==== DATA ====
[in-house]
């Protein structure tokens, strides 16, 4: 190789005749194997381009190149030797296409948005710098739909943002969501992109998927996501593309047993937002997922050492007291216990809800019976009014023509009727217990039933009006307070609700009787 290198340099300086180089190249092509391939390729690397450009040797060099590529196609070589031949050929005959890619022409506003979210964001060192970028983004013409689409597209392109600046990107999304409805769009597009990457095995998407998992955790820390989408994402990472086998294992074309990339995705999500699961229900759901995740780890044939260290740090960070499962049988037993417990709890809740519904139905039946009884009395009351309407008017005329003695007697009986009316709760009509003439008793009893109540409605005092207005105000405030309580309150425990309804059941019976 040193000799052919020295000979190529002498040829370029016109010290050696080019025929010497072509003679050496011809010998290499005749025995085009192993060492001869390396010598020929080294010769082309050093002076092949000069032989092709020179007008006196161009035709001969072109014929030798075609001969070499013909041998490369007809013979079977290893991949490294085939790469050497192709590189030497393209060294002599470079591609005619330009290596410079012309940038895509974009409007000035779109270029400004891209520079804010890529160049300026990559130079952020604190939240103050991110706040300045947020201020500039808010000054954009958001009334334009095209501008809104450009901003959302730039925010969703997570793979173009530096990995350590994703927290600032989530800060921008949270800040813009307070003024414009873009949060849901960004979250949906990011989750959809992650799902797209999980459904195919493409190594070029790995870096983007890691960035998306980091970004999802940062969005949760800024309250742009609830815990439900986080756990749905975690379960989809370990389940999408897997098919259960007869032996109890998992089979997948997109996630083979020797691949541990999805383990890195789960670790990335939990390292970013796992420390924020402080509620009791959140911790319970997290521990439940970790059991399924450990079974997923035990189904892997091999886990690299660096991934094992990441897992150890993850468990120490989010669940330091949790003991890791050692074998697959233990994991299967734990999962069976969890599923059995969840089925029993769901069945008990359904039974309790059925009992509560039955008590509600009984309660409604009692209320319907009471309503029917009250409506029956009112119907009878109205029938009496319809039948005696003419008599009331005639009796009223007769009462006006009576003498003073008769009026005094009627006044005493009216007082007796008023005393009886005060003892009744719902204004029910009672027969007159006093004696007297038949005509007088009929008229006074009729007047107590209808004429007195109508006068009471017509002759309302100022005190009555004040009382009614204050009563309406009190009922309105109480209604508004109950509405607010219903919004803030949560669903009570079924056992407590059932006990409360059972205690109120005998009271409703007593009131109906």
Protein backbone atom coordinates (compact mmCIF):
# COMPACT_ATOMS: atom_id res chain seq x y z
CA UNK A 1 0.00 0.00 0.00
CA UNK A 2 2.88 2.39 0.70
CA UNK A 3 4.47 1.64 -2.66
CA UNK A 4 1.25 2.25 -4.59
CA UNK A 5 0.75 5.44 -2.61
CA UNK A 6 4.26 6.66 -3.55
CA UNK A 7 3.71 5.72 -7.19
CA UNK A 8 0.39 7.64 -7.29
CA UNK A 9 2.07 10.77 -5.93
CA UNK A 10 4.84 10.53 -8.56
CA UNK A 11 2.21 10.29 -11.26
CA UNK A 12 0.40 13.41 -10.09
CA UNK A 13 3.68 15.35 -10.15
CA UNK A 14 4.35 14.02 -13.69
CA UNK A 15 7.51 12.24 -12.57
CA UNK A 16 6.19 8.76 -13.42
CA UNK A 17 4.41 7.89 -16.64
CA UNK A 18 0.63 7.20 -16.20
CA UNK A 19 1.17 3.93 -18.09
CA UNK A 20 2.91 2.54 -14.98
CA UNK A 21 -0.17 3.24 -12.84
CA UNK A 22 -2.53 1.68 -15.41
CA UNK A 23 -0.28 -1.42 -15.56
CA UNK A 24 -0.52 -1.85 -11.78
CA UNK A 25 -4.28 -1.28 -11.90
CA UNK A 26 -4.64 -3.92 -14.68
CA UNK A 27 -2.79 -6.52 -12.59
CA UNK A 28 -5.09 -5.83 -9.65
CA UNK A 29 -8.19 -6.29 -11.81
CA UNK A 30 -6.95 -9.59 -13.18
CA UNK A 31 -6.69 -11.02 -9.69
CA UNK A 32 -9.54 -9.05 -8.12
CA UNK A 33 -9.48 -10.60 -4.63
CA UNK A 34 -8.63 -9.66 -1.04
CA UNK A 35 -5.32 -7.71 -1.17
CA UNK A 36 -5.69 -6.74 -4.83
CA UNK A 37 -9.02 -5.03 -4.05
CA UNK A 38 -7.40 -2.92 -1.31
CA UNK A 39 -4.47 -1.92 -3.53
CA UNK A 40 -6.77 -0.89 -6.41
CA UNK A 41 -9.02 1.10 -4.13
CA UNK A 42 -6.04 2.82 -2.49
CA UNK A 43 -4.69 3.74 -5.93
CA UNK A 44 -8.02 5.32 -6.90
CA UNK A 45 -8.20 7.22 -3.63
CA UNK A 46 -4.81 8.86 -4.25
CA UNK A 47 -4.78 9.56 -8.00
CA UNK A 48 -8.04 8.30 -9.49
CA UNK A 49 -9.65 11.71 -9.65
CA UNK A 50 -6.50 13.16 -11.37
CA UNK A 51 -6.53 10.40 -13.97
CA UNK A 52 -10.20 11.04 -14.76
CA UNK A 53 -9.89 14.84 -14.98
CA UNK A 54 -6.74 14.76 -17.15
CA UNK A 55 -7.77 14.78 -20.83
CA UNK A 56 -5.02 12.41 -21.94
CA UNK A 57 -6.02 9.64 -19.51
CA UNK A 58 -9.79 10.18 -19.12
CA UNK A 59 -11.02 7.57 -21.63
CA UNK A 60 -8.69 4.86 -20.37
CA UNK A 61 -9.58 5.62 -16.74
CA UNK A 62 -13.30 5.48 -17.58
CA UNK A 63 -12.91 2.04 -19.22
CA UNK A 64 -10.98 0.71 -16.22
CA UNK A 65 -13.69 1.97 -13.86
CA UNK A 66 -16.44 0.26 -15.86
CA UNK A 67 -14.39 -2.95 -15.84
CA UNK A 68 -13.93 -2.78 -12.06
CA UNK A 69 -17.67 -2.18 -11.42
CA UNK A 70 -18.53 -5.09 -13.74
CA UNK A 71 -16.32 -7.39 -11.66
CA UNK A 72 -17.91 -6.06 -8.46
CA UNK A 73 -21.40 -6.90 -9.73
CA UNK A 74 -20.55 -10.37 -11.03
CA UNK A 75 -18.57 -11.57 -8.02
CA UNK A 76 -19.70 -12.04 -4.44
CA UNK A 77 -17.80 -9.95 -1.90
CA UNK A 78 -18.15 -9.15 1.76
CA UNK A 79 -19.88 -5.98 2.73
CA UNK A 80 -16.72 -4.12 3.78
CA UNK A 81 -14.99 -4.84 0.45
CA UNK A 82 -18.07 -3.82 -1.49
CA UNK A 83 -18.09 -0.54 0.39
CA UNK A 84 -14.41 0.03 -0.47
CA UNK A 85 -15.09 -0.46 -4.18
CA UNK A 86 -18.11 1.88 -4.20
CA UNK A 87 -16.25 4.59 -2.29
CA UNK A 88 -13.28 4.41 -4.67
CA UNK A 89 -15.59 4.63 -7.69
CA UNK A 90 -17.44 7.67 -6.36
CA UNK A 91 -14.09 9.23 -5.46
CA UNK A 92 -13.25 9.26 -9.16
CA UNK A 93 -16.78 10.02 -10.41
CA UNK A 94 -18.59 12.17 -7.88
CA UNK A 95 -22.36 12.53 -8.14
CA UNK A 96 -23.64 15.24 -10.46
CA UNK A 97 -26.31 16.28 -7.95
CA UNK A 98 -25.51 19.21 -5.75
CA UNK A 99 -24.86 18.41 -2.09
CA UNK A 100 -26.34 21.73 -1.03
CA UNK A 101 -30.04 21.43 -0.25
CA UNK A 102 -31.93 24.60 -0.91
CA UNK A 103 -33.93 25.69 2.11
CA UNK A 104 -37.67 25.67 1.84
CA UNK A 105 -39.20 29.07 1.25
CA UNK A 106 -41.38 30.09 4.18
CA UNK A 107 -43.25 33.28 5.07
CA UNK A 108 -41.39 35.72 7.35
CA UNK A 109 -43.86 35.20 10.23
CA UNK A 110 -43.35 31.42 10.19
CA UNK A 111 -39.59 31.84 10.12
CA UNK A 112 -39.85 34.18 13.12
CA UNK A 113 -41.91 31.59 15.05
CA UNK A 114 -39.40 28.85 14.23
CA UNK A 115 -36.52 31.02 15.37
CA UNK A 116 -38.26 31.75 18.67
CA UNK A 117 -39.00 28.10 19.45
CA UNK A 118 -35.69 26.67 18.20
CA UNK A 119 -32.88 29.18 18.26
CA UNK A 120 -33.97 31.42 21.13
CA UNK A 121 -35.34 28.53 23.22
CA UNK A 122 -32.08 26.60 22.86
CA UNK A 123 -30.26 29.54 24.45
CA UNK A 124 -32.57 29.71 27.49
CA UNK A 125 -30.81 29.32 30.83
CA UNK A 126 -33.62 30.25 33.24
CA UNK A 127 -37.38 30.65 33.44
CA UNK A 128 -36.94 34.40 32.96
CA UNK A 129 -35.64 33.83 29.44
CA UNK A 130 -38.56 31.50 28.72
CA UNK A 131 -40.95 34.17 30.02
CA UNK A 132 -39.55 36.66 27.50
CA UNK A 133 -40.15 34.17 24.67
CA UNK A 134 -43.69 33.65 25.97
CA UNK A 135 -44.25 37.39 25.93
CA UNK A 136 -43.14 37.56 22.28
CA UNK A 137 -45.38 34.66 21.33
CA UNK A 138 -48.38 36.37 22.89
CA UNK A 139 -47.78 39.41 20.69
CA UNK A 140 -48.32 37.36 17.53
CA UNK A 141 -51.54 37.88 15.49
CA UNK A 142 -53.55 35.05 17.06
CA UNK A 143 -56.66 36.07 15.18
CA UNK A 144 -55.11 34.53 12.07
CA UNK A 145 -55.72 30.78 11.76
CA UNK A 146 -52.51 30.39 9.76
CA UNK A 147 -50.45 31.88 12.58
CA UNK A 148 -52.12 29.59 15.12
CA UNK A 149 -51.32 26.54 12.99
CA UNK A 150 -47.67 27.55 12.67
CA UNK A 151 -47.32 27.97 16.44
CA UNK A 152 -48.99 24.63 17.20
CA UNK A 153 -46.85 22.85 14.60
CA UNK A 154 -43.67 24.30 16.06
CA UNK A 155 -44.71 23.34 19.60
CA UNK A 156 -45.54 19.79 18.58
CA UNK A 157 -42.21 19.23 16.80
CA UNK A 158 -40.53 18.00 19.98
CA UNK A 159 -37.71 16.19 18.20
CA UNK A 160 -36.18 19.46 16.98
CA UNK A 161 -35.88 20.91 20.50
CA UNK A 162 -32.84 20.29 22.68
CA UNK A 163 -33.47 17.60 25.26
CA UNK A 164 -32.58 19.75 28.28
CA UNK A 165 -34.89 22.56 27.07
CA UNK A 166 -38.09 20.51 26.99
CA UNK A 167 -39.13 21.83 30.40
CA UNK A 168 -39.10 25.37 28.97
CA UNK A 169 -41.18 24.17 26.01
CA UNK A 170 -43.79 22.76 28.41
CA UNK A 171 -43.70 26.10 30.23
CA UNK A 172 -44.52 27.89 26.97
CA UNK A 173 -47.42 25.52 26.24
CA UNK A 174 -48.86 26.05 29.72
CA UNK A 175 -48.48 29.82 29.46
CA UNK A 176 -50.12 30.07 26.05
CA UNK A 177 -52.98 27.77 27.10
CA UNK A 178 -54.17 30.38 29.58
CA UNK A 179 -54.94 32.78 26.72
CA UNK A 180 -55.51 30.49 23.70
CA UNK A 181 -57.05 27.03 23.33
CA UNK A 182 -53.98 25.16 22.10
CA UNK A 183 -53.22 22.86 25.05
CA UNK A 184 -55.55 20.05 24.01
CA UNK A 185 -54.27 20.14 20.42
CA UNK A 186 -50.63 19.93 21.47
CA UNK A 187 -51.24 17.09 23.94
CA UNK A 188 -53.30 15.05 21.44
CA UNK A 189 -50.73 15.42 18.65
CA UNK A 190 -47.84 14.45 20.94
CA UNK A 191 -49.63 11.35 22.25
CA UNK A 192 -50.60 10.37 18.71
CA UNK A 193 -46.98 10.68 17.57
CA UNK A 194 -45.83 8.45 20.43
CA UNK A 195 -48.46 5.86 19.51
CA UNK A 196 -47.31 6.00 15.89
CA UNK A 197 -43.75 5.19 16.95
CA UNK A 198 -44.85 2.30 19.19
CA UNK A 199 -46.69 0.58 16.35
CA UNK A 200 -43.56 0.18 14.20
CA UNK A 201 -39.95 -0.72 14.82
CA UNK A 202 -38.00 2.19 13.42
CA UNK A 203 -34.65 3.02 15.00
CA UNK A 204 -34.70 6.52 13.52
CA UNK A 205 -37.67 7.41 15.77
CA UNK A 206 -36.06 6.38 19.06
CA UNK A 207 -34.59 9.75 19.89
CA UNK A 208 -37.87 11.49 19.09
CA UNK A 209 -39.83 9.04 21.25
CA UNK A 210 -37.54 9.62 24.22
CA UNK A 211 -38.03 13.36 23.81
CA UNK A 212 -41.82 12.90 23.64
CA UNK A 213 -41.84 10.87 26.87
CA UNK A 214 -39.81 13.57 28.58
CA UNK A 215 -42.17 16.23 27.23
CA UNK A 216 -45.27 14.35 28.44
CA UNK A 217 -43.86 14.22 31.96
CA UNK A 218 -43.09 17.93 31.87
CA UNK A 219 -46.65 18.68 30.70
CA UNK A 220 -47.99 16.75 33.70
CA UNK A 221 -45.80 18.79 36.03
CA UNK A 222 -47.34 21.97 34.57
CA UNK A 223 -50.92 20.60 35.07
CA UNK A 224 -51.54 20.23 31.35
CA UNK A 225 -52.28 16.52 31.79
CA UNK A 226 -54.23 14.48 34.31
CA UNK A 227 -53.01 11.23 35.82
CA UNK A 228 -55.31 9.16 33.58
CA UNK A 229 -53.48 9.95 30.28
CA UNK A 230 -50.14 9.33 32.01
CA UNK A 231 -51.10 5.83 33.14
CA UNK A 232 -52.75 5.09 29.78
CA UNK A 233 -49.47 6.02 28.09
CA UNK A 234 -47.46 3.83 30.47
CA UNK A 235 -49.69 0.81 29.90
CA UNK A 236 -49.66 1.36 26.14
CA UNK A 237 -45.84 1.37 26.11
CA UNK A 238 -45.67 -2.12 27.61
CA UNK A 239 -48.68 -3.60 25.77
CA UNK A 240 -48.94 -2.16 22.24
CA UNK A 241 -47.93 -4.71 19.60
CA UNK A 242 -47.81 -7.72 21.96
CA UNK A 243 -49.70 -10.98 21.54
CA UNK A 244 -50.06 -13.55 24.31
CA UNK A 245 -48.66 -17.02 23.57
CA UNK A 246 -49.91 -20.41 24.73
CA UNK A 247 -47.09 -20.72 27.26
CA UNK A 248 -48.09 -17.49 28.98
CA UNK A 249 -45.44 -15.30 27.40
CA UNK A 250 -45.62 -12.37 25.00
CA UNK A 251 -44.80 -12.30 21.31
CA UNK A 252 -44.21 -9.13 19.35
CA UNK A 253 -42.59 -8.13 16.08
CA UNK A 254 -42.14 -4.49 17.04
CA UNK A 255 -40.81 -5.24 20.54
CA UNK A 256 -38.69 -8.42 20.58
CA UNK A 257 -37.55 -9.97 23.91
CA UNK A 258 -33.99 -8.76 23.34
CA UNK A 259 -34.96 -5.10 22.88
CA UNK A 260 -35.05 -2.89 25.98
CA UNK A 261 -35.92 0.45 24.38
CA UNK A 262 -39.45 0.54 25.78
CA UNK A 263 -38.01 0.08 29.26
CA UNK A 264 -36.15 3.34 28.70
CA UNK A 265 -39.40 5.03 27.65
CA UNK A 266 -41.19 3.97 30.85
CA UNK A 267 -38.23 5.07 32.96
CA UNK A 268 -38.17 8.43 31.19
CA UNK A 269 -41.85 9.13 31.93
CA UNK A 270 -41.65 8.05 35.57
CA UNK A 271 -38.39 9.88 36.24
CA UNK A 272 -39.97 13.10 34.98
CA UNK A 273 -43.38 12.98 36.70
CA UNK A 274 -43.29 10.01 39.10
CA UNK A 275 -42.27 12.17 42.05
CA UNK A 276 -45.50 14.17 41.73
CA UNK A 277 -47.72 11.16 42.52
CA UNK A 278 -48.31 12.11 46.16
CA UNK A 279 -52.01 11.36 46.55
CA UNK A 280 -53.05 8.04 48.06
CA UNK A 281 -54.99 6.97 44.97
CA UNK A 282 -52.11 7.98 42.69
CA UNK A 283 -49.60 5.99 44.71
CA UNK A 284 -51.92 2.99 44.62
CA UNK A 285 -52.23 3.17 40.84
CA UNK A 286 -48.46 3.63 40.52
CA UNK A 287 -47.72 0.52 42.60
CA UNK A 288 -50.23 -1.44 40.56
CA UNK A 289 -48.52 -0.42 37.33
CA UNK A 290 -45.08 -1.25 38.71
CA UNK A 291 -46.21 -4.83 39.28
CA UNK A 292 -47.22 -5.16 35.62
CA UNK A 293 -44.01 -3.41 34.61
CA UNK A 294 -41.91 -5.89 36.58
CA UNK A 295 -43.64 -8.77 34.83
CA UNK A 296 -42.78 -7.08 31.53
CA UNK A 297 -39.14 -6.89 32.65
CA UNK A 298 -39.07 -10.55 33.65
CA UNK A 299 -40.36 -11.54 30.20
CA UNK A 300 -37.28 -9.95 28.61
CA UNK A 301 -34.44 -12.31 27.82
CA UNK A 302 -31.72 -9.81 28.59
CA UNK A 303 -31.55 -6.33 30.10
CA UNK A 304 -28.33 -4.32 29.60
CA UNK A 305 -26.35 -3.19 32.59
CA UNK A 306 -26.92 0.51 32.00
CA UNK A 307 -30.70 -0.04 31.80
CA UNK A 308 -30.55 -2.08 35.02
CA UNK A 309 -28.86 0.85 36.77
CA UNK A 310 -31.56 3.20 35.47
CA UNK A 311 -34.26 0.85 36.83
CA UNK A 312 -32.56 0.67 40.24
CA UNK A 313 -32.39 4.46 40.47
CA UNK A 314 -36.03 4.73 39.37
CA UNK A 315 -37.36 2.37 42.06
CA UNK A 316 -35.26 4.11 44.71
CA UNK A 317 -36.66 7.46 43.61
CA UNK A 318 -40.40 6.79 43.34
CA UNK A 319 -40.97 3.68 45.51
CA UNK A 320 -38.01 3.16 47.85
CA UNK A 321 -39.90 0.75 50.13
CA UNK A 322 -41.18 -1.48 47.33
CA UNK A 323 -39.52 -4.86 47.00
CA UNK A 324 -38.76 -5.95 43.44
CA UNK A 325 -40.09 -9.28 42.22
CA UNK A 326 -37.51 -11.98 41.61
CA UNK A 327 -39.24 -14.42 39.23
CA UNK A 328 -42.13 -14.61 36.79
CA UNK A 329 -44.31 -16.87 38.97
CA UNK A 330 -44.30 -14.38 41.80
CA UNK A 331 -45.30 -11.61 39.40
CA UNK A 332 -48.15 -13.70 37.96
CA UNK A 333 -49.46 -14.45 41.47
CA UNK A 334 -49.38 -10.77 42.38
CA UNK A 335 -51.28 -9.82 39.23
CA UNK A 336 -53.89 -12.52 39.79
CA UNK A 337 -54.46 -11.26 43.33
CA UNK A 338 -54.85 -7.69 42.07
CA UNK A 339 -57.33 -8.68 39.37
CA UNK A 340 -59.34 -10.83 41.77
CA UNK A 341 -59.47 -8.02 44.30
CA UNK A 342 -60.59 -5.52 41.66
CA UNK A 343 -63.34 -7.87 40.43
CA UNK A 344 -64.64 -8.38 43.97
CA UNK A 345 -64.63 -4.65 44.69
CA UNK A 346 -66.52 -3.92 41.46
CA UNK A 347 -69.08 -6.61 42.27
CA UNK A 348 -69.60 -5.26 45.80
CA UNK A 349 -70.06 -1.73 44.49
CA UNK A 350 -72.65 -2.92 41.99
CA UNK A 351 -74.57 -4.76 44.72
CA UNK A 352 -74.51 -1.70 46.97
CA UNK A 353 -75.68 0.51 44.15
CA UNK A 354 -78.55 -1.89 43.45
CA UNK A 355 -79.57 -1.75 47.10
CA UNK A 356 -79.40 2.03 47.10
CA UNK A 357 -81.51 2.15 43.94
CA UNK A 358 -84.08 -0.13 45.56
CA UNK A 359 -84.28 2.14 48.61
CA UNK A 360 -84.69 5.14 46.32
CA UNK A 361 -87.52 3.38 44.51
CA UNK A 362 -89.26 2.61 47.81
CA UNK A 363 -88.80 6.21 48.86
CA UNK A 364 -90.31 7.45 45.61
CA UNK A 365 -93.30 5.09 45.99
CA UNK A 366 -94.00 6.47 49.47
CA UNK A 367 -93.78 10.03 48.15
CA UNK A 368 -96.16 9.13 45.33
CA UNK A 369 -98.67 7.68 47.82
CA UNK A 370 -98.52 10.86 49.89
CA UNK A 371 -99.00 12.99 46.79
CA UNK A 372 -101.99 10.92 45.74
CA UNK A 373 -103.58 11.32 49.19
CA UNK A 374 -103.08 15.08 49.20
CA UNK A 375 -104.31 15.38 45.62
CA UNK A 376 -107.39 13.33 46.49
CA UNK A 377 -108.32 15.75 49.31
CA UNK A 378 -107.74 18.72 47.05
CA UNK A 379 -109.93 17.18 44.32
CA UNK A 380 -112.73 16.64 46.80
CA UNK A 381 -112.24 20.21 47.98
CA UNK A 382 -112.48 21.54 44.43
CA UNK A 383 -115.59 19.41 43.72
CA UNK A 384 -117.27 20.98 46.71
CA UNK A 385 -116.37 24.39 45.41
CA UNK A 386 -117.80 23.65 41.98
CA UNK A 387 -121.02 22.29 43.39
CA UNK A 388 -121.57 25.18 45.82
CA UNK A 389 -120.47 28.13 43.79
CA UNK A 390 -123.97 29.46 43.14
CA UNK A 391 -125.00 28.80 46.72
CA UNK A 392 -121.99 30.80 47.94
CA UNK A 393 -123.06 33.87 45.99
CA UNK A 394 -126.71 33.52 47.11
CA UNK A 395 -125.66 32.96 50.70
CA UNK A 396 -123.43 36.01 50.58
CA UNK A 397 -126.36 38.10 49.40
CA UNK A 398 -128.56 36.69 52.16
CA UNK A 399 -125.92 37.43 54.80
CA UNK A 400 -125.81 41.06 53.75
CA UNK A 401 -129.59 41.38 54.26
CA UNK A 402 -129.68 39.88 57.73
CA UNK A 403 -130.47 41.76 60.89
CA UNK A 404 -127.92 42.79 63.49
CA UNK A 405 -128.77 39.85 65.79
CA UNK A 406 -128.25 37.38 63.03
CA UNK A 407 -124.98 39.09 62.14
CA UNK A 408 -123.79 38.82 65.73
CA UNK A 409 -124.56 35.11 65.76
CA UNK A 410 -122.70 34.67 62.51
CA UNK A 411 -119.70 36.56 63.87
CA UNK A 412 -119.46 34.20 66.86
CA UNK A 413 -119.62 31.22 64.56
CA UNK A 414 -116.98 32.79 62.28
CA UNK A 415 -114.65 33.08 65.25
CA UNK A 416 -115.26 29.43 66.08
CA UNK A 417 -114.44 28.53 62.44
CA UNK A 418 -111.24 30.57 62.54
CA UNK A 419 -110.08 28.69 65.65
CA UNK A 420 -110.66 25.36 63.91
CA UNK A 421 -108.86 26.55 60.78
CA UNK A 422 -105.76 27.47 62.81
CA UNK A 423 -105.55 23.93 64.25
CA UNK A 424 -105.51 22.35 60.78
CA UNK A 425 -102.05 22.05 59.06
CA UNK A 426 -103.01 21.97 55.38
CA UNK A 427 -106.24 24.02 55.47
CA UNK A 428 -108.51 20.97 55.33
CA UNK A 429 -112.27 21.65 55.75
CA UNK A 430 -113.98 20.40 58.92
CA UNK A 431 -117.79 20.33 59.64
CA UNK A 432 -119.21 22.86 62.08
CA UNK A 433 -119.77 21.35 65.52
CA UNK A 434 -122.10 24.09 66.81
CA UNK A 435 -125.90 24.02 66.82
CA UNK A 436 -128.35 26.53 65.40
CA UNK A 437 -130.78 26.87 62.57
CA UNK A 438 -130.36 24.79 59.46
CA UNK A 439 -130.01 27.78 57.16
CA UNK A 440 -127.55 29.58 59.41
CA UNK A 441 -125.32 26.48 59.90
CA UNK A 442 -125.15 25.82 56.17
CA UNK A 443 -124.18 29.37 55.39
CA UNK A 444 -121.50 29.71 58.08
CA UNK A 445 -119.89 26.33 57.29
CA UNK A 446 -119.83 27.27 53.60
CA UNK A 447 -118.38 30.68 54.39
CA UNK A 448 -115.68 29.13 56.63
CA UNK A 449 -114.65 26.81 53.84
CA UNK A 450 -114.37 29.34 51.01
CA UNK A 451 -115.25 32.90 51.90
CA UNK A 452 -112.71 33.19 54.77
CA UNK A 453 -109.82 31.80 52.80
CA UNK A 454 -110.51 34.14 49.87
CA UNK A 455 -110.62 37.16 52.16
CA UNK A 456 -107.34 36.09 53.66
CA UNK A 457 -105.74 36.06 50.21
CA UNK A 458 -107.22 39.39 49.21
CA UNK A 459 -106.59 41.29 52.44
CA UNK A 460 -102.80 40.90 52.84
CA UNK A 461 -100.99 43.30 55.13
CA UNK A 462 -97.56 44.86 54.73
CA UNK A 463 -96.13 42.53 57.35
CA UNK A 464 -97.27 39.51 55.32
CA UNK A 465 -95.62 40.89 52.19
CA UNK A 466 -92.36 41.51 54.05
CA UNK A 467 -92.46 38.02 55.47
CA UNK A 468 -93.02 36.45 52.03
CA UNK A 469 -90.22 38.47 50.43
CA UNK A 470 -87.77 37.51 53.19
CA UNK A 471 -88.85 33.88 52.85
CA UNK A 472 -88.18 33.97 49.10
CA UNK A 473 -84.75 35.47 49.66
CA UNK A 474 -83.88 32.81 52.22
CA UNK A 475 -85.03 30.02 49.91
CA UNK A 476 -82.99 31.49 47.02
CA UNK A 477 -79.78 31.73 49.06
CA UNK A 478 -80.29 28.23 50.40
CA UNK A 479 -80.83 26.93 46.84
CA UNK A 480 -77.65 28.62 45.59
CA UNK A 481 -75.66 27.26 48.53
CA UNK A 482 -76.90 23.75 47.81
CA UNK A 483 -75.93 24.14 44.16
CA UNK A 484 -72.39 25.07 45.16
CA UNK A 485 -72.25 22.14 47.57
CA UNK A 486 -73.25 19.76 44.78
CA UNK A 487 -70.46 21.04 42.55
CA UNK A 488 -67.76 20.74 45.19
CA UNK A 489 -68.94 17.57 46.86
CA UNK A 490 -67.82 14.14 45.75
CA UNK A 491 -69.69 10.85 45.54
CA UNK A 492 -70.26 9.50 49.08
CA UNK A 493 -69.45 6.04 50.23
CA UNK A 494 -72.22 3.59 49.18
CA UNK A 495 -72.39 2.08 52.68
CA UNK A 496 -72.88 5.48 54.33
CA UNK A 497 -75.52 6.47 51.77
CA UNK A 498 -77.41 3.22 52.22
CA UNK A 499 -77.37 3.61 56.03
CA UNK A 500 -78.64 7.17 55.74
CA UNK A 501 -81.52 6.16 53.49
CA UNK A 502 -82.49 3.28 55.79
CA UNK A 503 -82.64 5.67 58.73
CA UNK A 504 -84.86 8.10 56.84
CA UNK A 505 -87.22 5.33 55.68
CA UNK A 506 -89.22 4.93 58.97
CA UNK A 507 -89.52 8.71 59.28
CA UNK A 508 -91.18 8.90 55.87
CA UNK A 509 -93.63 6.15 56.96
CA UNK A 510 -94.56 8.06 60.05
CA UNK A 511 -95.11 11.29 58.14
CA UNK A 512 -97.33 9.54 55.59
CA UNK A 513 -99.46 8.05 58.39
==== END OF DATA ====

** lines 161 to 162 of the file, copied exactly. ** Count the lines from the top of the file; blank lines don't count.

CA UNK A 157 -42.21 19.23 16.80
CA UNK A 158 -40.53 18.00 19.98